Novitiate – From Canon to Realization

The novitiate, through which life in an institute is begun, is arranged so that the novices better understand their divine vocation, and indeed one which is proper to the institute, experience the manner of living of the institute, and form their mind and heart in its spirit, and so that their intention and suitability are tested.

—Canon Law 646

Novitate, follows young Sister Cathleen as she goes from childhood to becoming a prostate and eventually a novice. Set during the 1960s, we find the nuns at odds with the Church over the resolutions found by Vatican II, the first reviewal of canon law after 100 years. The changes made to cannon law are aimed at ensuring the longevity of the Church and creating a progressive and more attractive environment. We come to find though that many of these changes directly affect the nuns, largely disavowing their importance in the eyes of the Lord, eventually causing a mass exodus of 90,000 nuns from their convents.

Novitate is intense, emotional, and stirring both sexually and religiously. It causes you to question personally held beliefs, not just beliefs held by the Catholic faith. Tackling the incredibly complex ideas of intimacy, sexuality, faith, religion, and human need, Novitate is quite literally a reflection of not only a devout Catholic experience, but the experience of self doubt that all teenage individuals face.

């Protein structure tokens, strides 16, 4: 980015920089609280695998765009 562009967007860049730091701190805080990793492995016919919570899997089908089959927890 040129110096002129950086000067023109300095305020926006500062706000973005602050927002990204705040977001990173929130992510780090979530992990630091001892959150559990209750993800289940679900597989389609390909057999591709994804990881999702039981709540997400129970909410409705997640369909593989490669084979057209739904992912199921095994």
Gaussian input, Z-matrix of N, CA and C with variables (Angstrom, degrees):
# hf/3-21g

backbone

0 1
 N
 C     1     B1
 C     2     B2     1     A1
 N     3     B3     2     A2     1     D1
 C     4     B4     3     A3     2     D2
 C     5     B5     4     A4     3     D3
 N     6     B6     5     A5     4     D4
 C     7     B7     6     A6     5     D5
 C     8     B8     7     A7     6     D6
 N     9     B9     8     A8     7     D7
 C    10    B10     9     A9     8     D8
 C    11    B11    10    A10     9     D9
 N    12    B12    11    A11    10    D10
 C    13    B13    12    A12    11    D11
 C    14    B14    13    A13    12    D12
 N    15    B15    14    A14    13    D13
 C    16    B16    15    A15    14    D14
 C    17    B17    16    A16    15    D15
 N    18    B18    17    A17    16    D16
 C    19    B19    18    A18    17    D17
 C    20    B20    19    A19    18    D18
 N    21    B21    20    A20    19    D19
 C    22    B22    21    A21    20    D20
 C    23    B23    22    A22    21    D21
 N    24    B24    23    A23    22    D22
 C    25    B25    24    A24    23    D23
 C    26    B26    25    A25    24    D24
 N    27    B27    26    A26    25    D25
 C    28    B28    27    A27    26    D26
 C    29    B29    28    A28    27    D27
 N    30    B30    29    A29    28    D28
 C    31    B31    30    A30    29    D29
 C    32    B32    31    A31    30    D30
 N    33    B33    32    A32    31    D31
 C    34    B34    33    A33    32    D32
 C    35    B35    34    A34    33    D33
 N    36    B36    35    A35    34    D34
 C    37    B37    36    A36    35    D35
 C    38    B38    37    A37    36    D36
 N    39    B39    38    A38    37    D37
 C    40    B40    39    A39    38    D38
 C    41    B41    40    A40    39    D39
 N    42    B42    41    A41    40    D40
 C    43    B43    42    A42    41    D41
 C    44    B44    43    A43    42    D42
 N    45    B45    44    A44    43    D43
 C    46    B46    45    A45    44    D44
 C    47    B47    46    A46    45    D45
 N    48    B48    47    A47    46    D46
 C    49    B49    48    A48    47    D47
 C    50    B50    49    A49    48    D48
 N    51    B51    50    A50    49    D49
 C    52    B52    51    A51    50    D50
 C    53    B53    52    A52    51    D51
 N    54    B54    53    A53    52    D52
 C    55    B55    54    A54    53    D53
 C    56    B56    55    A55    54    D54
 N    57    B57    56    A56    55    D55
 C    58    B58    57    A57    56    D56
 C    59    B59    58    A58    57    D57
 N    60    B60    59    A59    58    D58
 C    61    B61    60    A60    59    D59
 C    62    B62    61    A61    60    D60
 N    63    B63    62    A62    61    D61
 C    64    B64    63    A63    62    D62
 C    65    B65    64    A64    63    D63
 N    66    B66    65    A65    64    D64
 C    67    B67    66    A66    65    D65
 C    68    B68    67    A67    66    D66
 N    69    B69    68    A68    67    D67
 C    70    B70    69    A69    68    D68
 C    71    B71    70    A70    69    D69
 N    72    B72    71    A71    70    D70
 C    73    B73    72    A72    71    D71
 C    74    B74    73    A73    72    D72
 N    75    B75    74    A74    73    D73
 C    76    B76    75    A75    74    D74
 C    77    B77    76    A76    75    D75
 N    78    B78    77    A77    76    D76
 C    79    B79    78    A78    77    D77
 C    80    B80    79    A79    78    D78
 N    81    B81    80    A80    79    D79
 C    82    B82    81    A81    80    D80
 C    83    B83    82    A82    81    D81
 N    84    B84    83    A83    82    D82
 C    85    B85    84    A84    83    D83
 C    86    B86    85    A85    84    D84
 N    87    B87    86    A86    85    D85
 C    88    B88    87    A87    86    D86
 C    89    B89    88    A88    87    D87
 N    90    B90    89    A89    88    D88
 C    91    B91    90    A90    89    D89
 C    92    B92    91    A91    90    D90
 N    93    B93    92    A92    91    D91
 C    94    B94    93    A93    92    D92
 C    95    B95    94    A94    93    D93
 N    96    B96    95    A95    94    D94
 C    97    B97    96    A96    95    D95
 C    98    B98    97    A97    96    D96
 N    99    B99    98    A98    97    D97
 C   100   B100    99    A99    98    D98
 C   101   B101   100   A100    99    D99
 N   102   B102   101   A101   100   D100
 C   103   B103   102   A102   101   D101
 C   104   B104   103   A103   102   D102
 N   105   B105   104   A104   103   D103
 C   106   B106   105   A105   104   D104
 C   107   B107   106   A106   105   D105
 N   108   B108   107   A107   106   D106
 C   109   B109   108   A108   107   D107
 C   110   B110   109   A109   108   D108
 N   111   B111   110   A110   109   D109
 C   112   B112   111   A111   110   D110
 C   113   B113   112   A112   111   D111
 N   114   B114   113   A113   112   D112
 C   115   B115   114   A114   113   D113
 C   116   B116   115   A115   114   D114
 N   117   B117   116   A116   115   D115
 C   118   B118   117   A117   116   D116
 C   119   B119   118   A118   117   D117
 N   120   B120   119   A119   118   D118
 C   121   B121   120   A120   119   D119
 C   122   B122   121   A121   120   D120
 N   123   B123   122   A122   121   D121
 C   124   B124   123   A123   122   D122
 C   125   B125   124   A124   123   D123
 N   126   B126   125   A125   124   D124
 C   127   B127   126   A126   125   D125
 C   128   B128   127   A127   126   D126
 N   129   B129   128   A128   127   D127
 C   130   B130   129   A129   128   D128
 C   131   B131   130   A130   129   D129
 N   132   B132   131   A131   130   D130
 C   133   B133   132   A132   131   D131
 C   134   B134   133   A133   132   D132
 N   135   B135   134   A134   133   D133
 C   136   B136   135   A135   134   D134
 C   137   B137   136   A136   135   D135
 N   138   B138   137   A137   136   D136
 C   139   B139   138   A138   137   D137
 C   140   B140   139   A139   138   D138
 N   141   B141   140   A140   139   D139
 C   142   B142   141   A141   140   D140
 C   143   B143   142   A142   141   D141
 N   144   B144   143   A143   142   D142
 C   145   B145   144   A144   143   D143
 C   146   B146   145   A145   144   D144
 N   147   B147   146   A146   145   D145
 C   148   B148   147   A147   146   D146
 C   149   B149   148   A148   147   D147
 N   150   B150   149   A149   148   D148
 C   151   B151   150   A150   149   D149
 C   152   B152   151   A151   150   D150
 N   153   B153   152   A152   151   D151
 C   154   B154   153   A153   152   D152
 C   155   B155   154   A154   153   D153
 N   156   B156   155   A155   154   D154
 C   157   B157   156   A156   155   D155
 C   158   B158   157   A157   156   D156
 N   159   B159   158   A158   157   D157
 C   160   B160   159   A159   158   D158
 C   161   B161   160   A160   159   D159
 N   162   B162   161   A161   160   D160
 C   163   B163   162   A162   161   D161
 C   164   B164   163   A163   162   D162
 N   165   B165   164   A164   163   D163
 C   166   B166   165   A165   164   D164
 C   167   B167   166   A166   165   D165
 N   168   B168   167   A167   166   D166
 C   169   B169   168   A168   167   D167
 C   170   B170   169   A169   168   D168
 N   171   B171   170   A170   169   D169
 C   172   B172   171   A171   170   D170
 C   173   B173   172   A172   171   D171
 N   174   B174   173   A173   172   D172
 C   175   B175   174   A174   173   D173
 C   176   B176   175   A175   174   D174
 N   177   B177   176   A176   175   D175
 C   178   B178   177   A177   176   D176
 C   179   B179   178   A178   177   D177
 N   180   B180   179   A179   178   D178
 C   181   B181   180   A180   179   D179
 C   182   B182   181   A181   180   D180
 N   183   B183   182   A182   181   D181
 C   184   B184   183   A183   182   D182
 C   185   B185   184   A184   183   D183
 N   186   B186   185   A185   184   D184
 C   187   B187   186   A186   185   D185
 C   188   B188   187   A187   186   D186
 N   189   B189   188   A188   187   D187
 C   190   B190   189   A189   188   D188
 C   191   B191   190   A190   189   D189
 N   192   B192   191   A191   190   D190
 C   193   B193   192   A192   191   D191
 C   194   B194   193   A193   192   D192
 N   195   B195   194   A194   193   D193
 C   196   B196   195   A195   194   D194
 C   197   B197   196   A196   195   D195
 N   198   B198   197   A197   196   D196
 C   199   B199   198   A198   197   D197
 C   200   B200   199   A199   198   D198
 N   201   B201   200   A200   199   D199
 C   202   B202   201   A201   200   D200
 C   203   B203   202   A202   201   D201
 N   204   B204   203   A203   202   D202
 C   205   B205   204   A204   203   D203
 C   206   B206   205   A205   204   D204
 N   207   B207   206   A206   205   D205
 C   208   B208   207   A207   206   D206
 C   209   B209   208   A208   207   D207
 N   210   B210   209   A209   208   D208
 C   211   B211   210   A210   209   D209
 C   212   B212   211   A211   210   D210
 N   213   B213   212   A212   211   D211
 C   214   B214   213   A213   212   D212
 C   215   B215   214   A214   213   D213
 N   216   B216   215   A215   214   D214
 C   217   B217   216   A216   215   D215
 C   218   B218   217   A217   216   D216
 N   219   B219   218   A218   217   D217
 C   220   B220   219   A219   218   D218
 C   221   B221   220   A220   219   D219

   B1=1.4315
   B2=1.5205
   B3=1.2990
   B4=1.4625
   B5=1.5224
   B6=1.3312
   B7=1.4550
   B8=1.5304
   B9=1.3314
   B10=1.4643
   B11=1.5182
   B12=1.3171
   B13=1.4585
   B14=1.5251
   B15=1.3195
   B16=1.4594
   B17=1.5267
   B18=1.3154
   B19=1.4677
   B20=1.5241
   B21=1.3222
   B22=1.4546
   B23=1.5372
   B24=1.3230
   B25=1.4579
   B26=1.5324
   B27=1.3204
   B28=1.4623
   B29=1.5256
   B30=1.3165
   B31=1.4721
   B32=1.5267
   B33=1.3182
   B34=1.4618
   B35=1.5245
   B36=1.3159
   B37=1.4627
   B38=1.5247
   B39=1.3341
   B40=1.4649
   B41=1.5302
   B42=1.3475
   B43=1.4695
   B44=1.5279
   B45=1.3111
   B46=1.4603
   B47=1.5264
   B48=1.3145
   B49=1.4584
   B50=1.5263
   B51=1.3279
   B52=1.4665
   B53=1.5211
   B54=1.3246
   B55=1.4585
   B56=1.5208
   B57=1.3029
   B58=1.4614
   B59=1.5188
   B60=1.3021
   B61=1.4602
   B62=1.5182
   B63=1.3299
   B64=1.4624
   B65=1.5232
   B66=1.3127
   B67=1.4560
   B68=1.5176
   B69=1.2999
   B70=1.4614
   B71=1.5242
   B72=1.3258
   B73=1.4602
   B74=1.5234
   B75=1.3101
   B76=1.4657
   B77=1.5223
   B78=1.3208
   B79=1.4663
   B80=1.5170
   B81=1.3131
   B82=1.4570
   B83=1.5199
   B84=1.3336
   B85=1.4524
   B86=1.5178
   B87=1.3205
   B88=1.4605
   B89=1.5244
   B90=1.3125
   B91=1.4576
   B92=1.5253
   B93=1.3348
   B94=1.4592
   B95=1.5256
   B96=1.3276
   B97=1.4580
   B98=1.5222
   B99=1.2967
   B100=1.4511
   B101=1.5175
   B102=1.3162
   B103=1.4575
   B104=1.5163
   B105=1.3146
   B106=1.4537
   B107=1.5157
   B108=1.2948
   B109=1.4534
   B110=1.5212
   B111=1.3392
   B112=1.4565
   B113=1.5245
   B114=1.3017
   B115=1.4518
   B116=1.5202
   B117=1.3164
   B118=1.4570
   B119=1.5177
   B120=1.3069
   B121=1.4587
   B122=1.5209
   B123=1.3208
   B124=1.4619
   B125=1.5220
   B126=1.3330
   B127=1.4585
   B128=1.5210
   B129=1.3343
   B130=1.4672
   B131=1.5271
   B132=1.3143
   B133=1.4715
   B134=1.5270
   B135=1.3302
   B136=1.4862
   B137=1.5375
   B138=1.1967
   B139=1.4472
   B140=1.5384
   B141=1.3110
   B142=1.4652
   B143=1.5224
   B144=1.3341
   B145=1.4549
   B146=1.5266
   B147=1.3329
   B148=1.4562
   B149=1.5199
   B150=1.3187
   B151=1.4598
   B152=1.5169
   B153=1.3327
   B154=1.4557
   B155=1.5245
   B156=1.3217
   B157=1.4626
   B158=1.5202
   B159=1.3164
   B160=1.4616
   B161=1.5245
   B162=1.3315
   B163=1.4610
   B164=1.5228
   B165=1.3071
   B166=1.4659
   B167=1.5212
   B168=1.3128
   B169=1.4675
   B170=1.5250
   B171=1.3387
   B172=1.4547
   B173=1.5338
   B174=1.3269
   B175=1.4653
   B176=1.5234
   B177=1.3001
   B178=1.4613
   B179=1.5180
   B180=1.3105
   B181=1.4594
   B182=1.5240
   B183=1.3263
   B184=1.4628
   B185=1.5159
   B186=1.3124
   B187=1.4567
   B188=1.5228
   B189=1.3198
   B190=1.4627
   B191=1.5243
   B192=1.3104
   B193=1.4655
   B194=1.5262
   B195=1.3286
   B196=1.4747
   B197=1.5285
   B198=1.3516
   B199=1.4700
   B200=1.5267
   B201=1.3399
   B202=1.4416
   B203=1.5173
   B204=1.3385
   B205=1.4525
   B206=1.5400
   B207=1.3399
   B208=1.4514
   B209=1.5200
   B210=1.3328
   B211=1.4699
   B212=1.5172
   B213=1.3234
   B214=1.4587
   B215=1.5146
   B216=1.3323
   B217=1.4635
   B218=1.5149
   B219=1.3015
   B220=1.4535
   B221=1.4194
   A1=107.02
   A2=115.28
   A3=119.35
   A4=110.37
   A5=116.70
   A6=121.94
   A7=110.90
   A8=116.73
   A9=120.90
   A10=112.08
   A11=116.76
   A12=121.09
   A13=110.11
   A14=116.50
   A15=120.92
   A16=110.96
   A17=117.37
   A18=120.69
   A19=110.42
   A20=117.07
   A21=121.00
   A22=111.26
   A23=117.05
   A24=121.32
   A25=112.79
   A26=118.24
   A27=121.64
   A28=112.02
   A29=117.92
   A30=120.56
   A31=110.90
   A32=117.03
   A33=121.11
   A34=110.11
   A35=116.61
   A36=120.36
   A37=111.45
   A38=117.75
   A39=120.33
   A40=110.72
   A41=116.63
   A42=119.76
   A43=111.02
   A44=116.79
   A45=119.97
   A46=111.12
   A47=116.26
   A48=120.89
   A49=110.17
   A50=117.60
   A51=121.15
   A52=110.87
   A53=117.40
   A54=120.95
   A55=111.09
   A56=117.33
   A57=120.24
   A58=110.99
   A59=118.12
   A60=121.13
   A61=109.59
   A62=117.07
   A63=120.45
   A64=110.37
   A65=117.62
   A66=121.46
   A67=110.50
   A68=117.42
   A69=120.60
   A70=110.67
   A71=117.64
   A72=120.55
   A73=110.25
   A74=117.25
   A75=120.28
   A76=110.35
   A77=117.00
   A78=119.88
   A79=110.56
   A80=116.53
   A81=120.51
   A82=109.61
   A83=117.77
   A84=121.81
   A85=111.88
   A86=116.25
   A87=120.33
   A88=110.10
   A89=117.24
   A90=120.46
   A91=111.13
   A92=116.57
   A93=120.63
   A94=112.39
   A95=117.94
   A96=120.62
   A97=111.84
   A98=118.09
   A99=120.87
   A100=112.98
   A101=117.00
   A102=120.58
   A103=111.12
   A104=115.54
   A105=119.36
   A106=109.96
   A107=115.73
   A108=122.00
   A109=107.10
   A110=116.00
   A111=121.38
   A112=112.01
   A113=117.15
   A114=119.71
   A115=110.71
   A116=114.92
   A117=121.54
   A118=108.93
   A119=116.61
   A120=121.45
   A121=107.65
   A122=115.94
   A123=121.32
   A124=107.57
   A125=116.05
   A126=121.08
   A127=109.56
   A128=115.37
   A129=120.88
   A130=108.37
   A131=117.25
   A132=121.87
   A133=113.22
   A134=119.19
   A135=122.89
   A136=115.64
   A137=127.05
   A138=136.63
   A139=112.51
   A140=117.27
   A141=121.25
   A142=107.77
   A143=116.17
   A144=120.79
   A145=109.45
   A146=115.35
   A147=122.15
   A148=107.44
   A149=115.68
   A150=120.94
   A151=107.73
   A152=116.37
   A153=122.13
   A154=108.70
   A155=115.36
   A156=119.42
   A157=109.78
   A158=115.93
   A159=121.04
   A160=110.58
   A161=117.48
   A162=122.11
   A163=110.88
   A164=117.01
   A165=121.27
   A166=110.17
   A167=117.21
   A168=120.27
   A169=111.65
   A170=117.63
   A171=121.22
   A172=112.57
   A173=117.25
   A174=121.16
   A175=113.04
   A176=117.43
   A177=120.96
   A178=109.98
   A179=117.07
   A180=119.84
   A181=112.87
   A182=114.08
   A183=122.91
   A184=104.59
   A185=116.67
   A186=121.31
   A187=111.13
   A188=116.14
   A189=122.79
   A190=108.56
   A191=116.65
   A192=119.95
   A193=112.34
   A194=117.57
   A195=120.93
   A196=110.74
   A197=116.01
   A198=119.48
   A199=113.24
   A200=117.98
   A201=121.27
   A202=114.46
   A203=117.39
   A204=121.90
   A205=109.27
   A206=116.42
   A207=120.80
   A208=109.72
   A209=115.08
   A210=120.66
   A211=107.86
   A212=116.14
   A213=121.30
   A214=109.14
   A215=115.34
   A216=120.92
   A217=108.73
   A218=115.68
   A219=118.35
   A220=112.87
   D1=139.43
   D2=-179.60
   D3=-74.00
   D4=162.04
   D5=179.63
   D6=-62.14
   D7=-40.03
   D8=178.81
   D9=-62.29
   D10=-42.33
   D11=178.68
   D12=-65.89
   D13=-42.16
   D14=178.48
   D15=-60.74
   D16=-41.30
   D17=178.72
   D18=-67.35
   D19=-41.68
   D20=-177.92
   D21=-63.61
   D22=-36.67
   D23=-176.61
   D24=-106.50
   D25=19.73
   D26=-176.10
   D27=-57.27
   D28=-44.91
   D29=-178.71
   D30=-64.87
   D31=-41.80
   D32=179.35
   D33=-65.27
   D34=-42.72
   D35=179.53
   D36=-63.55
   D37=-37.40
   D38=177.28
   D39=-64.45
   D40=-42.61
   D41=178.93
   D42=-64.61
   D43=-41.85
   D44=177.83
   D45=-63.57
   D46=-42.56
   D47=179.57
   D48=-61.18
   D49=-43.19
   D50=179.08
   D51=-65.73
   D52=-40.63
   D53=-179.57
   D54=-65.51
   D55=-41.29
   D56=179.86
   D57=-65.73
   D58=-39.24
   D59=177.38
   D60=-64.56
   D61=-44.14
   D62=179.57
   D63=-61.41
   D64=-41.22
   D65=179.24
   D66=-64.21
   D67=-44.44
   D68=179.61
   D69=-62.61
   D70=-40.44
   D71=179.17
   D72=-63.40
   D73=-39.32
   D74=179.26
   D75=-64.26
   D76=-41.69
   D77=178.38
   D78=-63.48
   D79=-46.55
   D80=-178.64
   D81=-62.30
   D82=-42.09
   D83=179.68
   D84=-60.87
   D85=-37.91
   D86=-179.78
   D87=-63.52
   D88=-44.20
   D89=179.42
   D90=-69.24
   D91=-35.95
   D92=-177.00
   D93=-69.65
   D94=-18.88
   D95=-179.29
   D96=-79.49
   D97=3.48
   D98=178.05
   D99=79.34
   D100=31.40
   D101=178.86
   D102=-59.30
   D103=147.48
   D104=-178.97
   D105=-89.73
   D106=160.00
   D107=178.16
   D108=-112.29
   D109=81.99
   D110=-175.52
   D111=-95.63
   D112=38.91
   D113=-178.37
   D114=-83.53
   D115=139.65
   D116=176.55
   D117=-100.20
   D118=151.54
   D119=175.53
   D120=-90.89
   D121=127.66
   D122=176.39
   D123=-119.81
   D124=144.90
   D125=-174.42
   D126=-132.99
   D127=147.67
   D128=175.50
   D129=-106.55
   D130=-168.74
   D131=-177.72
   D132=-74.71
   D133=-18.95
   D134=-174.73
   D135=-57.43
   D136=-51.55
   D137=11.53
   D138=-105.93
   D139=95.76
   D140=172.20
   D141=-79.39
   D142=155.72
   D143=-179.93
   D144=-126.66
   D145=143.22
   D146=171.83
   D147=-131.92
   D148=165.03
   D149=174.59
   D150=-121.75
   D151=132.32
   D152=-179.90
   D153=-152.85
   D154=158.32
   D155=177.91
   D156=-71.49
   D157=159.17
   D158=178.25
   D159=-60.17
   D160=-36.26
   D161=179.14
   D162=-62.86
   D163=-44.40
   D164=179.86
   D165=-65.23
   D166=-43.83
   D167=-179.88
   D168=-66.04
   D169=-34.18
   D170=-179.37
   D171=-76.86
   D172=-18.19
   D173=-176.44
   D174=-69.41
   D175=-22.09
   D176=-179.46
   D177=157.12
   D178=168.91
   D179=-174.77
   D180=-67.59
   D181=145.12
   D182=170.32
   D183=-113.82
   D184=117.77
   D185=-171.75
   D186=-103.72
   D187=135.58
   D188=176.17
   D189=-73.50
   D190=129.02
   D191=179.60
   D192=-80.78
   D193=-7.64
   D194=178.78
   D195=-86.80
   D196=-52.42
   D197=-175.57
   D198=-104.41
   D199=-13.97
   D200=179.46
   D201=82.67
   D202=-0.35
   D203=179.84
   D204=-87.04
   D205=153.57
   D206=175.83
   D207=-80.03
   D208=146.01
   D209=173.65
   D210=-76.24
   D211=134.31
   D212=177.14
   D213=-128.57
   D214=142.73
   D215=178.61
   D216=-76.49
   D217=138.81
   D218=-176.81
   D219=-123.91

Highlighting the intense process of becoming a nun, it is clear that the process is extreme in both physical and mental sacrifice. At the young age of 16-18, the group of girls we follow have little to know understanding of the world let alone what it means to make a commitment meant to last a lifetime.

A running trope, though not as prevalent as the aforementioned topics, is the role of women within the Church. It becomes clear that regardless of their dedication, the women of the church are still regarded as secondary to the men who run the Church.

Overall, the film is absolutely worth seeing, though the reason for its lack of mainstream acknowledge is apparent. Films regarding the Catholic Church are rarely positive, and this film follows that trope. While a bit slow at times, the film picks up around the second act with Sister Cathleen’s questioning of her own place within the Church. The film depicts a well rounded view of those within the Church, from the devote to those who perpetually question. The lives of the characters depicted are largely unexplained, but the resolution of the film is left for the viewer to decide. The film itself is directed and written by Margaret Betts who won, by Special Jury Prize under U.S. Dramatic, the award for Breakthrough Director at Sundance 2017. Cast includes Margaret Qualley as Sister Cathleen, Liana Liberato as Sister Emily, Julianne Nicholson as Nora Harris, and Melissa Leo as the Reverend Mother.

For reference, to novitate is to participate in a process within the Catholic church in which women who are in the process of committing themselves to becoming nuns, or rather in the phraseology of the movie dauning the same name, getting themselves ready to marry Jesus Christ.